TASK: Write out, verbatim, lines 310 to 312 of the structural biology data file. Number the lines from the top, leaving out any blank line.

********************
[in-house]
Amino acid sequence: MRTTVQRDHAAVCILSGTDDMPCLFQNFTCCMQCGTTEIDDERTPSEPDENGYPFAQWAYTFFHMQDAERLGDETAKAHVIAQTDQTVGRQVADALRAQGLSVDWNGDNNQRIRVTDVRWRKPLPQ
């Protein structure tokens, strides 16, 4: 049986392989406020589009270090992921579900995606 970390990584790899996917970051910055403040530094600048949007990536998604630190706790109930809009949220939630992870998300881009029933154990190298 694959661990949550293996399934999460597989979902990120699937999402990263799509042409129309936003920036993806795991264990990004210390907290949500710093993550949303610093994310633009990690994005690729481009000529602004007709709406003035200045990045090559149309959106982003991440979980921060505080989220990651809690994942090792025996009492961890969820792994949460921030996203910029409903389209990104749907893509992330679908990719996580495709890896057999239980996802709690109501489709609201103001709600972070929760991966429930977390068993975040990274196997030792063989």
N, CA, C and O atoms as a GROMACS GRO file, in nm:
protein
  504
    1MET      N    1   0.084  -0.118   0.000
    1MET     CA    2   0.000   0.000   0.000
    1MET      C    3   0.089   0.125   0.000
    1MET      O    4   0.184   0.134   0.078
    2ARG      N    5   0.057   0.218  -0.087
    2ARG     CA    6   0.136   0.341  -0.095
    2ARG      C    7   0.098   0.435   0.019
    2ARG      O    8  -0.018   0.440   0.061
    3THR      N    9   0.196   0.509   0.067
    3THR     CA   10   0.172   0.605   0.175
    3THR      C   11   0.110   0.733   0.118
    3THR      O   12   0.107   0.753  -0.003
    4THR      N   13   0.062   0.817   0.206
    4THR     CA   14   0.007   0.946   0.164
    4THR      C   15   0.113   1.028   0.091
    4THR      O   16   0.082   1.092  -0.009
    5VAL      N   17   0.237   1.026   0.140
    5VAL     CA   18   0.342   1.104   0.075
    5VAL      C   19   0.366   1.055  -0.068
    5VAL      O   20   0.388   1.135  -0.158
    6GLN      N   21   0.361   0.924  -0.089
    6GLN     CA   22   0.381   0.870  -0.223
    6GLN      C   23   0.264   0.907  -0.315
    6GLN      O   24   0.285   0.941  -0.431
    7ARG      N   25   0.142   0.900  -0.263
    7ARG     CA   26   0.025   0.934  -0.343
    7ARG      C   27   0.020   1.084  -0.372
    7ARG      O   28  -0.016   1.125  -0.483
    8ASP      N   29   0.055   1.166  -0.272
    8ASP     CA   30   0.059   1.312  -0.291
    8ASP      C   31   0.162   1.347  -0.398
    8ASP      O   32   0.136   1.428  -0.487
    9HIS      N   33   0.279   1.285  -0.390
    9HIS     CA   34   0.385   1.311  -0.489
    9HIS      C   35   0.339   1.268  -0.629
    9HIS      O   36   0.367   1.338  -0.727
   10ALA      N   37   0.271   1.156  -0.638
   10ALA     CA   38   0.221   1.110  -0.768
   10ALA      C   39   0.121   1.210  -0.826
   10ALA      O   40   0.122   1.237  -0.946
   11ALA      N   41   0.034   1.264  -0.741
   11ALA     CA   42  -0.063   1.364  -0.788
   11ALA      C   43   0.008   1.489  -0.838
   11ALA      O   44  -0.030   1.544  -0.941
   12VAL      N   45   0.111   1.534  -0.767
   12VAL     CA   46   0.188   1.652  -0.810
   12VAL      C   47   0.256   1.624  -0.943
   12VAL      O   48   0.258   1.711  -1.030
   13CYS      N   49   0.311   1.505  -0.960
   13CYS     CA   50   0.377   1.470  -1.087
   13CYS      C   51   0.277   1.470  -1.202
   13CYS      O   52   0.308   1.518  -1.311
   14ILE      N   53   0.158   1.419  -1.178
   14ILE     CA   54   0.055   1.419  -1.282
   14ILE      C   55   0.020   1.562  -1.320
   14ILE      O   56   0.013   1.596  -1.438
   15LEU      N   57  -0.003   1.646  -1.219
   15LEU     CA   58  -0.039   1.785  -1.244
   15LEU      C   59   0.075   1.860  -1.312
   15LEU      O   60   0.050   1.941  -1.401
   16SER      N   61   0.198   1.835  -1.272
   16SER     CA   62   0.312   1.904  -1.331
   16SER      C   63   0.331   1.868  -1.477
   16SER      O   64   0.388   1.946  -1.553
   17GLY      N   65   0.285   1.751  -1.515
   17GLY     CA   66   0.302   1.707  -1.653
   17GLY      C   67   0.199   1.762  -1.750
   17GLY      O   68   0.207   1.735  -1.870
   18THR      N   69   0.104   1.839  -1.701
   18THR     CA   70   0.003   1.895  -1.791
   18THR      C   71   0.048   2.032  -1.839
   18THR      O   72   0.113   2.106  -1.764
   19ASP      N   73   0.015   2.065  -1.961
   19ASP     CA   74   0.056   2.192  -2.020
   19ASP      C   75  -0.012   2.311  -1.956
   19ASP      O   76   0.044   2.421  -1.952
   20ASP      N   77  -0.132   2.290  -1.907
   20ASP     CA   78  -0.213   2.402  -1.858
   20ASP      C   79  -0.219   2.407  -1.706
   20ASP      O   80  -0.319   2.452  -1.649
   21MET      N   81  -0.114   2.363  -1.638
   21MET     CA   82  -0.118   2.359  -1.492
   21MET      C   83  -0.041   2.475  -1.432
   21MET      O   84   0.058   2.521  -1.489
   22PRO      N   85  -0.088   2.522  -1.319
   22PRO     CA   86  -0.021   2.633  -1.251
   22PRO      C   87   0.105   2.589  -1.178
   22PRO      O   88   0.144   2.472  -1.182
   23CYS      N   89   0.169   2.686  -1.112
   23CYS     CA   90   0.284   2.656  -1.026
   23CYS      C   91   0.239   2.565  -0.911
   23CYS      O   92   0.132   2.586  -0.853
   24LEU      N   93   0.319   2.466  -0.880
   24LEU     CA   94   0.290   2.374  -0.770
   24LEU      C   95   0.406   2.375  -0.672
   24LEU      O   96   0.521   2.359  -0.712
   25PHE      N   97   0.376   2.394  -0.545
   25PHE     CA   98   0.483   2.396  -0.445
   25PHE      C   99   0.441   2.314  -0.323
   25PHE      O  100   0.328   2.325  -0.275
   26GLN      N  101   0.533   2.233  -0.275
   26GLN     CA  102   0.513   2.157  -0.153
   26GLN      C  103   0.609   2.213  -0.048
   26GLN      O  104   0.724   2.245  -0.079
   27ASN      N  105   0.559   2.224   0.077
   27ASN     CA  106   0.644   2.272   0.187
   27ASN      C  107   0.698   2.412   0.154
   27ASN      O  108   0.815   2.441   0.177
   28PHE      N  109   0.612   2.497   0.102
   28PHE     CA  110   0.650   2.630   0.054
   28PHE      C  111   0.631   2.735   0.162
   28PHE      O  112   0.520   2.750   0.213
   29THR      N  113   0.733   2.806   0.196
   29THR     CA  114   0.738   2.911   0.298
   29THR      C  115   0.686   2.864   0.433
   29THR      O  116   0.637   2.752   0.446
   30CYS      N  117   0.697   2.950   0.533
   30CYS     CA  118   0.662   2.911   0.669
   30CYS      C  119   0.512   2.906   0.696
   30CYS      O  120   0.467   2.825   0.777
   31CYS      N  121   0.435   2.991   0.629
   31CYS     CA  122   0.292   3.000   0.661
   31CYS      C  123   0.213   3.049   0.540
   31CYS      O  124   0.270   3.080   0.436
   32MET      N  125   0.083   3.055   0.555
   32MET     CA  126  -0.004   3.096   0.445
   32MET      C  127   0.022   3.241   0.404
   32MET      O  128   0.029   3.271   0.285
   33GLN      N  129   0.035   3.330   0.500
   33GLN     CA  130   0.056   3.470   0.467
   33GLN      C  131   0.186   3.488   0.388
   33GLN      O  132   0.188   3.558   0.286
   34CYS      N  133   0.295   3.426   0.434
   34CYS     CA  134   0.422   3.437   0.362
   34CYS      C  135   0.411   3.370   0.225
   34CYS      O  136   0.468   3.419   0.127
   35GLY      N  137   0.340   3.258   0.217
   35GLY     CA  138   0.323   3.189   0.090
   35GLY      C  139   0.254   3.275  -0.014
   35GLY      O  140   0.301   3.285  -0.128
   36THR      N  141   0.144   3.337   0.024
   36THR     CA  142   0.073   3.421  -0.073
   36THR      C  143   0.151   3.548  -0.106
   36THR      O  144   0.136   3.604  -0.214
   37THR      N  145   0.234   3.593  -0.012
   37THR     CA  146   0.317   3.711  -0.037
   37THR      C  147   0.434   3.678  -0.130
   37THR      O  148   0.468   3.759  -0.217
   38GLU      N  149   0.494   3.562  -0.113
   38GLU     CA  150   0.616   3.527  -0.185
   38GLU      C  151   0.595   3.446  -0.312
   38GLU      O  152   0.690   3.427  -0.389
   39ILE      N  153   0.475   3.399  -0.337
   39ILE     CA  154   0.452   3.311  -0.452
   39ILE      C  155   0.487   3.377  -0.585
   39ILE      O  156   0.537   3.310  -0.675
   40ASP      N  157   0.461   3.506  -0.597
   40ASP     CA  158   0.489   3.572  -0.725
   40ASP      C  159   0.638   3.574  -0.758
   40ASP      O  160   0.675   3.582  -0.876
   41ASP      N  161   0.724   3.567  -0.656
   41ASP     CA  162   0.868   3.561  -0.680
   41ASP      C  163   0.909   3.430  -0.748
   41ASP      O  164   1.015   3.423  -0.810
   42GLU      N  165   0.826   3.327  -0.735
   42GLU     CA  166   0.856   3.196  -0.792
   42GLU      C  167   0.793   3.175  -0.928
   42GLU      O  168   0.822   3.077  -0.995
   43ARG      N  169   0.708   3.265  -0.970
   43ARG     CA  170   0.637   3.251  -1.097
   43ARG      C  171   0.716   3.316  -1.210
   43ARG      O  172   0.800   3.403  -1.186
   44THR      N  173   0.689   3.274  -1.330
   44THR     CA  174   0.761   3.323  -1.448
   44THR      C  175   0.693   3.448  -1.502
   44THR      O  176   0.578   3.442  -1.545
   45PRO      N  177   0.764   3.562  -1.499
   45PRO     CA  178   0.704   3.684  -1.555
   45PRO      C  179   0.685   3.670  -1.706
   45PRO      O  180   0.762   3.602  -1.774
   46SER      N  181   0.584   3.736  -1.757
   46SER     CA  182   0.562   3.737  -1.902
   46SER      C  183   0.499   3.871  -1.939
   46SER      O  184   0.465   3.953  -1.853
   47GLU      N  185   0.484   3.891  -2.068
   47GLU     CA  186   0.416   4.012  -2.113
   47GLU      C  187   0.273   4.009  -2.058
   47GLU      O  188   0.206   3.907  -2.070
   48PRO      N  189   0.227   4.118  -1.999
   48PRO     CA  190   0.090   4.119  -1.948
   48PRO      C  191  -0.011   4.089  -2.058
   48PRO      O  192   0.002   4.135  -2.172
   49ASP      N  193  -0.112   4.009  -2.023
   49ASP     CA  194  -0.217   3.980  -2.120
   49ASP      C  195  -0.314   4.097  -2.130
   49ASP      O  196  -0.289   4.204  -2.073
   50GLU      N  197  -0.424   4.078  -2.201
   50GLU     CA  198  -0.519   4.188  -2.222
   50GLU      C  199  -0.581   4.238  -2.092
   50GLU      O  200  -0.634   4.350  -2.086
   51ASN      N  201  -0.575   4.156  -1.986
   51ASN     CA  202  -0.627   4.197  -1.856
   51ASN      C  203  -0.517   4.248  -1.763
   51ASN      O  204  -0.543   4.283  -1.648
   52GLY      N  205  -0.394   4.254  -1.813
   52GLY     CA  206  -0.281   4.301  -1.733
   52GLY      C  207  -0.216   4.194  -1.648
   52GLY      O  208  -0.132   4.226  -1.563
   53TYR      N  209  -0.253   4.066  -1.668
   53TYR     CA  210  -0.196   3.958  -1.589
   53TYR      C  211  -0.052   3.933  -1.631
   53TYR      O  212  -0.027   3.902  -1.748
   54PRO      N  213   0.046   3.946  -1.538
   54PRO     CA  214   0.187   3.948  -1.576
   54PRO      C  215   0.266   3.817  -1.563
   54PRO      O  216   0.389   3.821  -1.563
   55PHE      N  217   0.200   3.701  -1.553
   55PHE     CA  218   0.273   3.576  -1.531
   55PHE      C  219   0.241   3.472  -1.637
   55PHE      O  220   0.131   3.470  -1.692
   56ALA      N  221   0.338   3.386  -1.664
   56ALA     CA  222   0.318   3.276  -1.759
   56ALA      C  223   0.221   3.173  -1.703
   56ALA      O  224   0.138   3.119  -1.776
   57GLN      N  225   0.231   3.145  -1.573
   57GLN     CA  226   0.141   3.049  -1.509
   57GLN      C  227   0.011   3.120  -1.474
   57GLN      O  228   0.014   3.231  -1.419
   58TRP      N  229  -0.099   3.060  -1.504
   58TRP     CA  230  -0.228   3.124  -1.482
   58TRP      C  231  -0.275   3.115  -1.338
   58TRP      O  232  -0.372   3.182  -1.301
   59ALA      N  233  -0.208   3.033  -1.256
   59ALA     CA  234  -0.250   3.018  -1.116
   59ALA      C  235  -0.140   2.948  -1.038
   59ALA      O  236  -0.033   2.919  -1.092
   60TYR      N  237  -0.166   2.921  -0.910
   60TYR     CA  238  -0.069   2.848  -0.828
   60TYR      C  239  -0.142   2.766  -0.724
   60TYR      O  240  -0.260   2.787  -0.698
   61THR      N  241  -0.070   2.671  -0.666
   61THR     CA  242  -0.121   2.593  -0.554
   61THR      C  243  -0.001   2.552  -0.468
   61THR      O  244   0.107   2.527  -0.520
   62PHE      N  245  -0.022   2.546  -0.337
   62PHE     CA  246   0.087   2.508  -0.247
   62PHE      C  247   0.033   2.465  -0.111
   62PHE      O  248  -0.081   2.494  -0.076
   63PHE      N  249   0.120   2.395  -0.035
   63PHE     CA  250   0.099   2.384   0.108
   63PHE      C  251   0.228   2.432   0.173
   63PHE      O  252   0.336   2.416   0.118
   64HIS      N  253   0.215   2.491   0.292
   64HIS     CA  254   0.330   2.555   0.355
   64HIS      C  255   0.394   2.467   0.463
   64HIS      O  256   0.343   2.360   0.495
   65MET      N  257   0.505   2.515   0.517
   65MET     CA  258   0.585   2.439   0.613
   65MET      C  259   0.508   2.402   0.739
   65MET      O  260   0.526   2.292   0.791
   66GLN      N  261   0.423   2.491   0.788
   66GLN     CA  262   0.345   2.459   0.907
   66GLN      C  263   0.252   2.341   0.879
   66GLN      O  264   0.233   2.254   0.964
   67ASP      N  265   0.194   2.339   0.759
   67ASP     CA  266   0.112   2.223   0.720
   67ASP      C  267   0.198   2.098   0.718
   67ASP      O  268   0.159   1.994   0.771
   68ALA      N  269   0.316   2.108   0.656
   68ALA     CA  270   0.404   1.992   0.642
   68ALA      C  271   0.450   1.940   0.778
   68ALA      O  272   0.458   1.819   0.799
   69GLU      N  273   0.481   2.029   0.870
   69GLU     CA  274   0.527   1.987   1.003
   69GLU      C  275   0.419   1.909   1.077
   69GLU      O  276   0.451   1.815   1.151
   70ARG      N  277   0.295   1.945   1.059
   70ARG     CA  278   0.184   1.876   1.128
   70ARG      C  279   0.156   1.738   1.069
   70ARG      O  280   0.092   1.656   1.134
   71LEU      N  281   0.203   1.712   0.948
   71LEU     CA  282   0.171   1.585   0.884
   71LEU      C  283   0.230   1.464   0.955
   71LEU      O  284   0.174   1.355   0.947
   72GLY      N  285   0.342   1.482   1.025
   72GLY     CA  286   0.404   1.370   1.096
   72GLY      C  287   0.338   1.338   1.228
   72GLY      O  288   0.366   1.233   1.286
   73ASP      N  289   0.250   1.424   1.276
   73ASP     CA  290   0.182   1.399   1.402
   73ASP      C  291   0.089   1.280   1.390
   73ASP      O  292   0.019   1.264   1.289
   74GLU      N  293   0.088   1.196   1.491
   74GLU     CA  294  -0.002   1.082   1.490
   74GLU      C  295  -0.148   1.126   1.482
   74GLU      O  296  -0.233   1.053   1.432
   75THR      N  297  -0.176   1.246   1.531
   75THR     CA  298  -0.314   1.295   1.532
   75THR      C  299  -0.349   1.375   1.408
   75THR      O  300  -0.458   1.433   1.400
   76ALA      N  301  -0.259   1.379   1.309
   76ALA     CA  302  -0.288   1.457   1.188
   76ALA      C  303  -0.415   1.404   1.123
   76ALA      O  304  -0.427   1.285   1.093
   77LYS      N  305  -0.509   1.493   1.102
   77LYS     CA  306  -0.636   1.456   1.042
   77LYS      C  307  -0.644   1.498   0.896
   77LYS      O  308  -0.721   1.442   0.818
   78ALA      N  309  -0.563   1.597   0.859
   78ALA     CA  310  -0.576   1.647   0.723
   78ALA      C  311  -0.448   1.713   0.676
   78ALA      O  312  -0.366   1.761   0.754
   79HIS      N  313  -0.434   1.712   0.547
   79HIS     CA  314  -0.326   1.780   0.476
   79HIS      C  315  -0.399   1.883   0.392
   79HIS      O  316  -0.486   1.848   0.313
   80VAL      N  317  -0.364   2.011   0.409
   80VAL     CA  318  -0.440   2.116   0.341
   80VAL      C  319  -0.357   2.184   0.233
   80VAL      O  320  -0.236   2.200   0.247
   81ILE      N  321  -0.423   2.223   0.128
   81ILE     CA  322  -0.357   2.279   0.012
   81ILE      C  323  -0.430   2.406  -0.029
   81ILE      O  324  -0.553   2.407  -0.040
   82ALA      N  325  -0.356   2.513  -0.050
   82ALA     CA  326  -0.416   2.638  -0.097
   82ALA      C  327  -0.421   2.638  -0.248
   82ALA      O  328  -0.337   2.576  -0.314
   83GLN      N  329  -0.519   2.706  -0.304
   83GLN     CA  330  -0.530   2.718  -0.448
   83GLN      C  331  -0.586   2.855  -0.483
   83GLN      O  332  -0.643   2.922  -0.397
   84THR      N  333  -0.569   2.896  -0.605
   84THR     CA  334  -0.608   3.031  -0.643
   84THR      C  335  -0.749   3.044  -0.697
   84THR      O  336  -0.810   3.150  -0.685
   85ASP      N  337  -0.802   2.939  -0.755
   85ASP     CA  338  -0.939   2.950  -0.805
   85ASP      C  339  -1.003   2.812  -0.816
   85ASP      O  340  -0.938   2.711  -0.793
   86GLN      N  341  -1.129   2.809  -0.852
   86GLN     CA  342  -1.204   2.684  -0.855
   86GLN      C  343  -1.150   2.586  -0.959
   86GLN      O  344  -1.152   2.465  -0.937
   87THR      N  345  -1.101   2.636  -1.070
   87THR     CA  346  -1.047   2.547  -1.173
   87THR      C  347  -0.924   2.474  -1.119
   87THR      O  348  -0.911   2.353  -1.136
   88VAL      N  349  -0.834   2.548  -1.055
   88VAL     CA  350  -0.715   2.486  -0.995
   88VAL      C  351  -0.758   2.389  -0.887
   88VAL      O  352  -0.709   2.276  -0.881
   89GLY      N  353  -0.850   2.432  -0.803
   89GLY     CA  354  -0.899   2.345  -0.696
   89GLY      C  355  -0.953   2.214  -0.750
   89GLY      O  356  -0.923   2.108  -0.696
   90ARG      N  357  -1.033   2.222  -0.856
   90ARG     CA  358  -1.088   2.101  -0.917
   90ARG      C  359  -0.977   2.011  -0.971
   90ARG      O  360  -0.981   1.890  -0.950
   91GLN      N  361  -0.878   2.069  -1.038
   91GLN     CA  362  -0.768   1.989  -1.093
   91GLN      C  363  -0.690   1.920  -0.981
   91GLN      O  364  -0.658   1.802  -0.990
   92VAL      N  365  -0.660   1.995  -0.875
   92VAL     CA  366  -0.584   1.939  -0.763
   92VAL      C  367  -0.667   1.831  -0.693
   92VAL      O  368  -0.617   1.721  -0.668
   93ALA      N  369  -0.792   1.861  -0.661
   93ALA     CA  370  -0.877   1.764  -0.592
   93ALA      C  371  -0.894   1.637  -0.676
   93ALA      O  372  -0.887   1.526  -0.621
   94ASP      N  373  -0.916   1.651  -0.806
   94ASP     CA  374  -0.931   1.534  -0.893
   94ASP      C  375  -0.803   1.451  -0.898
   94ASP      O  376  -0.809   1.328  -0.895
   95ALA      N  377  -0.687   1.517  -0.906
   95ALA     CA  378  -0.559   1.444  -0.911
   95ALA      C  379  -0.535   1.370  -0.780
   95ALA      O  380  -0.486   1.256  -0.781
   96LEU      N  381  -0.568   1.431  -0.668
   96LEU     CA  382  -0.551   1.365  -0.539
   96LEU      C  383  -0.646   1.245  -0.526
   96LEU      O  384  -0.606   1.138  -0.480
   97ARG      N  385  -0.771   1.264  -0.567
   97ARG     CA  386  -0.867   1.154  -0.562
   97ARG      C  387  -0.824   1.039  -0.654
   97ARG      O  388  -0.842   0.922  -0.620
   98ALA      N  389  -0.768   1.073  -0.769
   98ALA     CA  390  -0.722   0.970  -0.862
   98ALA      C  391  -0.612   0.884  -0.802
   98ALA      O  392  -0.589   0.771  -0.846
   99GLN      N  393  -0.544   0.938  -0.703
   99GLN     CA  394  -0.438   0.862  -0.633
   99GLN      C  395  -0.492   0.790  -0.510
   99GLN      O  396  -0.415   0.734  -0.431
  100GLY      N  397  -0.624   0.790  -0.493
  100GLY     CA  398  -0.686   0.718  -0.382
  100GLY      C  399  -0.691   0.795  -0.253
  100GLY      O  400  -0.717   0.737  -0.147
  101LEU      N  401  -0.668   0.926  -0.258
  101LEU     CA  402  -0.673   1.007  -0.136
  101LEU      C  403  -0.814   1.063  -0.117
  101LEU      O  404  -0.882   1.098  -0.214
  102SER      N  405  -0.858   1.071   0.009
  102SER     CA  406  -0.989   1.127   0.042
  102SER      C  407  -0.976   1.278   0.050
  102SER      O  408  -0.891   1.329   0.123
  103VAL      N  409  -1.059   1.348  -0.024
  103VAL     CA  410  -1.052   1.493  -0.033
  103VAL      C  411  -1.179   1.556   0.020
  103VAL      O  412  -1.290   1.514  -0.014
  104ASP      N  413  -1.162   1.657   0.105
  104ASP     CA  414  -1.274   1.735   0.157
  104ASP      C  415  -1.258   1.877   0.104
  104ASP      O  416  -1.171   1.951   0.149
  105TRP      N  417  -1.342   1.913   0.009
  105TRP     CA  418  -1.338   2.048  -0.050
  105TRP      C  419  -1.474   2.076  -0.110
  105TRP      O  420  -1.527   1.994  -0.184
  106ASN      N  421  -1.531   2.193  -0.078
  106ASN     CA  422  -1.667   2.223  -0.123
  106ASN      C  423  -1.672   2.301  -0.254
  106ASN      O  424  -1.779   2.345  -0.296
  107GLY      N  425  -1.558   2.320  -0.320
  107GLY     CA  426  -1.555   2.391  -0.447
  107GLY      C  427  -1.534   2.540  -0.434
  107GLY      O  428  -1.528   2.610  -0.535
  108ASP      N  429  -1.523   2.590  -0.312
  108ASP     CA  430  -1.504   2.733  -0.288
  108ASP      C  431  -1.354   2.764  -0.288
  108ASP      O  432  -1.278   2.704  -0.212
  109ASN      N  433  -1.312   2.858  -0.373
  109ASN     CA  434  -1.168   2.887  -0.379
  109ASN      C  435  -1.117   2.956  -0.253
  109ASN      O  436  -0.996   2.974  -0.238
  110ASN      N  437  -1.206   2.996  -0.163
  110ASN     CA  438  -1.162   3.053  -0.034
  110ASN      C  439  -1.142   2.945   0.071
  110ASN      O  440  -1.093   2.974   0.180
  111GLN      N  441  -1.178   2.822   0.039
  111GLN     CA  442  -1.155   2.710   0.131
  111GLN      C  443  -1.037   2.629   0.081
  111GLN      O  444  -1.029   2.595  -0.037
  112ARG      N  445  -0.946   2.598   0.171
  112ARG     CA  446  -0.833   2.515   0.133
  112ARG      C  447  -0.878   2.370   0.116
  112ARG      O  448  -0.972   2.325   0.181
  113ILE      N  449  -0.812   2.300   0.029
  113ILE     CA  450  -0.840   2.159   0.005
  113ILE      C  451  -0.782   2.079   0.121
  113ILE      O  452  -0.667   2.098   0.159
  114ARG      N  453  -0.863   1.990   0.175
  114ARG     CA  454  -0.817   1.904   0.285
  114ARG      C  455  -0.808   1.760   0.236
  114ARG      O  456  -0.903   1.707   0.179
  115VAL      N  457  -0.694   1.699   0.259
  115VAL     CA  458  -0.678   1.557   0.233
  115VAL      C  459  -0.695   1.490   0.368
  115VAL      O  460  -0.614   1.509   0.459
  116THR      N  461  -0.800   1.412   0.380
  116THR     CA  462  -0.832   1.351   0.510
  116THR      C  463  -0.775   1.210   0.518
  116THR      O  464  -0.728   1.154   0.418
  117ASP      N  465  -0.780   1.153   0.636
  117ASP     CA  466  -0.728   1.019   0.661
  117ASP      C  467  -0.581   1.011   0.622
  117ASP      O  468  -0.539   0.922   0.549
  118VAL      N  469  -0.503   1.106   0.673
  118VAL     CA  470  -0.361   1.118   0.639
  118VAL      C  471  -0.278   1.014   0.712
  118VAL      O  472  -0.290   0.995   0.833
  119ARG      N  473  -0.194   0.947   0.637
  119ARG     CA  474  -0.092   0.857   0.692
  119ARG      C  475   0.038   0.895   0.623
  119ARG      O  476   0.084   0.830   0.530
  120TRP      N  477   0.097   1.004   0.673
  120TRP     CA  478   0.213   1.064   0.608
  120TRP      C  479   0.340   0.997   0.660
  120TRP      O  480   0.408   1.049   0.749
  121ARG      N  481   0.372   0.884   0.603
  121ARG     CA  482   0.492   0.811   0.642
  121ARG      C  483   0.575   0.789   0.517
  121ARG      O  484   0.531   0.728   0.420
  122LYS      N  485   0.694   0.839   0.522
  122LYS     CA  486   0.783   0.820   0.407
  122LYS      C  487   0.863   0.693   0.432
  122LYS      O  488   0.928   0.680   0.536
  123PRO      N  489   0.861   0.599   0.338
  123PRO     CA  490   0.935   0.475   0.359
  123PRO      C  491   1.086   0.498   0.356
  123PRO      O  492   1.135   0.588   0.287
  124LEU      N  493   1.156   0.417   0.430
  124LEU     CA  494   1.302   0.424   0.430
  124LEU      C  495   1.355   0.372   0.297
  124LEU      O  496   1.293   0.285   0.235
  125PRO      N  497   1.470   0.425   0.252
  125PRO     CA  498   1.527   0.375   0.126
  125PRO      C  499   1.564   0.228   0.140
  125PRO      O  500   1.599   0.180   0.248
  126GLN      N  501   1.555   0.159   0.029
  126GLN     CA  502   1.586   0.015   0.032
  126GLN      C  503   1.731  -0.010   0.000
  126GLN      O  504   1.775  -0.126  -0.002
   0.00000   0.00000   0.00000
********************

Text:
   76ALA      O  304  -0.427   1.285   1.093
   77LYS      N  305  -0.509   1.493   1.102
   77LYS     CA  306  -0.636   1.456   1.042